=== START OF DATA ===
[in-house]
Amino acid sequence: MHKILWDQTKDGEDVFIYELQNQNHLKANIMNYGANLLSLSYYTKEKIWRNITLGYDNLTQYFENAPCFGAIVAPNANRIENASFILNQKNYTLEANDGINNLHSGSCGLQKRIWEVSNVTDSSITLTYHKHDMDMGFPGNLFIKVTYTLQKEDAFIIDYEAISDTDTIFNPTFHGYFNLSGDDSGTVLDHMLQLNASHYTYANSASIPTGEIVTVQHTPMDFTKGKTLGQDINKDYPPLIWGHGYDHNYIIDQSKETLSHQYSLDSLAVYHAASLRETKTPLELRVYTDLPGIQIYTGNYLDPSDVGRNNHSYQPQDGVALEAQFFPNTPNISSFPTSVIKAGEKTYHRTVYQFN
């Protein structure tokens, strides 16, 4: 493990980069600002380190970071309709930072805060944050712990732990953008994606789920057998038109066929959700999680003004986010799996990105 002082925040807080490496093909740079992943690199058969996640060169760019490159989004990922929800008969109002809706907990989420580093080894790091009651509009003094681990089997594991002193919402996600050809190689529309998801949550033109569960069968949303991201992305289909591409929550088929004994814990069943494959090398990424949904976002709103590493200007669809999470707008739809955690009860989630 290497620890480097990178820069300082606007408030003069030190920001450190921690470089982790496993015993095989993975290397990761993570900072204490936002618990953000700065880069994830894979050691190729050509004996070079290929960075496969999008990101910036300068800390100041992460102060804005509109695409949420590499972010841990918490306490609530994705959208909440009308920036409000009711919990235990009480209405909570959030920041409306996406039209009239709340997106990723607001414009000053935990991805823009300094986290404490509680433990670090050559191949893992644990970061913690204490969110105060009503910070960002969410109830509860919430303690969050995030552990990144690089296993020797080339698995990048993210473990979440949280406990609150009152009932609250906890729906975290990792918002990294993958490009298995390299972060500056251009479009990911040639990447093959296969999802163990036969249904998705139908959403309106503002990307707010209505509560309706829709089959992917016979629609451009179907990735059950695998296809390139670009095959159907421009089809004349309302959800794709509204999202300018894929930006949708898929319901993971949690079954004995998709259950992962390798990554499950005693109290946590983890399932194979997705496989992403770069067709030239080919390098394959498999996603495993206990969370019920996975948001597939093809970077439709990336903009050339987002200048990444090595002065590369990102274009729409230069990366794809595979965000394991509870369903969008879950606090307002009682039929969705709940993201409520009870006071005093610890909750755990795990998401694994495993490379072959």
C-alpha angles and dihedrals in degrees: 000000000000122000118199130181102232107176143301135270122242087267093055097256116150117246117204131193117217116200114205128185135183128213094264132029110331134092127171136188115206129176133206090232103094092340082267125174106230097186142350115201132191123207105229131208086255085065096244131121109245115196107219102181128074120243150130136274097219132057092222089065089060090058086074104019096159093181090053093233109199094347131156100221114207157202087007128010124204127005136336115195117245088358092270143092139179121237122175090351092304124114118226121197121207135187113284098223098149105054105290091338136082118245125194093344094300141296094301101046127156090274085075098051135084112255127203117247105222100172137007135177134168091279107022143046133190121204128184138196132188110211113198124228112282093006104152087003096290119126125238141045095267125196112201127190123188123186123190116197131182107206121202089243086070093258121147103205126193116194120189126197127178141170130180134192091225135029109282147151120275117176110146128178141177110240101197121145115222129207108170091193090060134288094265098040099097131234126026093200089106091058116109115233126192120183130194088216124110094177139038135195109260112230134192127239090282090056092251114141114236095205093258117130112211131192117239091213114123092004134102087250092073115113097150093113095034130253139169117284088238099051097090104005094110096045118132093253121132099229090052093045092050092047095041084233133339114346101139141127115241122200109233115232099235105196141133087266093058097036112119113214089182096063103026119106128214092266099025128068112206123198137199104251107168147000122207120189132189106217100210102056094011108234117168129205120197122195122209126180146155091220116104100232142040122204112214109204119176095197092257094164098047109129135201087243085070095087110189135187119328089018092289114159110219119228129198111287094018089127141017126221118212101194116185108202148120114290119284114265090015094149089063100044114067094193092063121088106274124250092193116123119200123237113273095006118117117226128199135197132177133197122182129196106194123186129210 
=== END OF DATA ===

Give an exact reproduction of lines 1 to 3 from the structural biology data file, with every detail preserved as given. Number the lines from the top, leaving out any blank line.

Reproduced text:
[in-house]
Amino acid sequence: MHKILWDQTKDGEDVFIYELQNQNHLKANIMNYGANLLSLSYYTKEKIWRNITLGYDNLTQYFENAPCFGAIVAPNANRIENASFILNQKNYTLEANDGINNLHSGSCGLQKRIWEVSNVTDSSITLTYHKHDMDMGFPGNLFIKVTYTLQKEDAFIIDYEAISDTDTIFNPTFHGYFNLSGDDSGTVLDHMLQLNASHYTYANSASIPTGEIVTVQHTPMDFTKGKTLGQDINKDYPPLIWGHGYDHNYIIDQSKETLSHQYSLDSLAVYHAASLRETKTPLELRVYTDLPGIQIYTGNYLDPSDVGRNNHSYQPQDGVALEAQFFPNTPNISSFPTSVIKAGEKTYHRTVYQFN
């Protein structure tokens, strides 16, 4: 493990980069600002380190970071309709930072805060944050712990732990953008994606789920057998038109066929959700999680003004986010799996990105 002082925040807080490496093909740079992943690199058969996640060169760019490159989004990922929800008969109002809706907990989420580093080894790091009651509009003094681990089997594991002193919402996600050809190689529309998801949550033109569960069968949303991201992305289909591409929550088929004994814990069943494959090398990424949904976002709103590493200007669809999470707008739809955690009860989630 290497620890480097990178820069300082606007408030003069030190920001450190921690470089982790496993015993095989993975290397990761993570900072204490936002618990953000700065880069994830894979050691190729050509004996070079290929960075496969999008990101910036300068800390100041992460102060804005509109695409949420590499972010841990918490306490609530994705959208909440009308920036409000009711919990235990009480209405909570959030920041409306996406039209009239709340997106990723607001414009000053935990991805823009300094986290404490509680433990670090050559191949893992644990970061913690204490969110105060009503910070960002969410109830509860919430303690969050995030552990990144690089296993020797080339698995990048993210473990979440949280406990609150009152009932609250906890729906975290990792918002990294993958490009298995390299972060500056251009479009990911040639990447093959296969999802163990036969249904998705139908959403309106503002990307707010209505509560309706829709089959992917016979629609451009179907990735059950695998296809390139670009095959159907421009089809004349309302959800794709509204999202300018894929930006949708898929319901993971949690079954004995998709259950992962390798990554499950005693109290946590983890399932194979997705496989992403770069067709030239080919390098394959498999996603495993206990969370019920996975948001597939093809970077439709990336903009050339987002200048990444090595002065590369990102274009729409230069990366794809595979965000394991509870369903969008879950606090307002009682039929969705709940993201409520009870006071005093610890909750755990795990998401694994495993490379072959």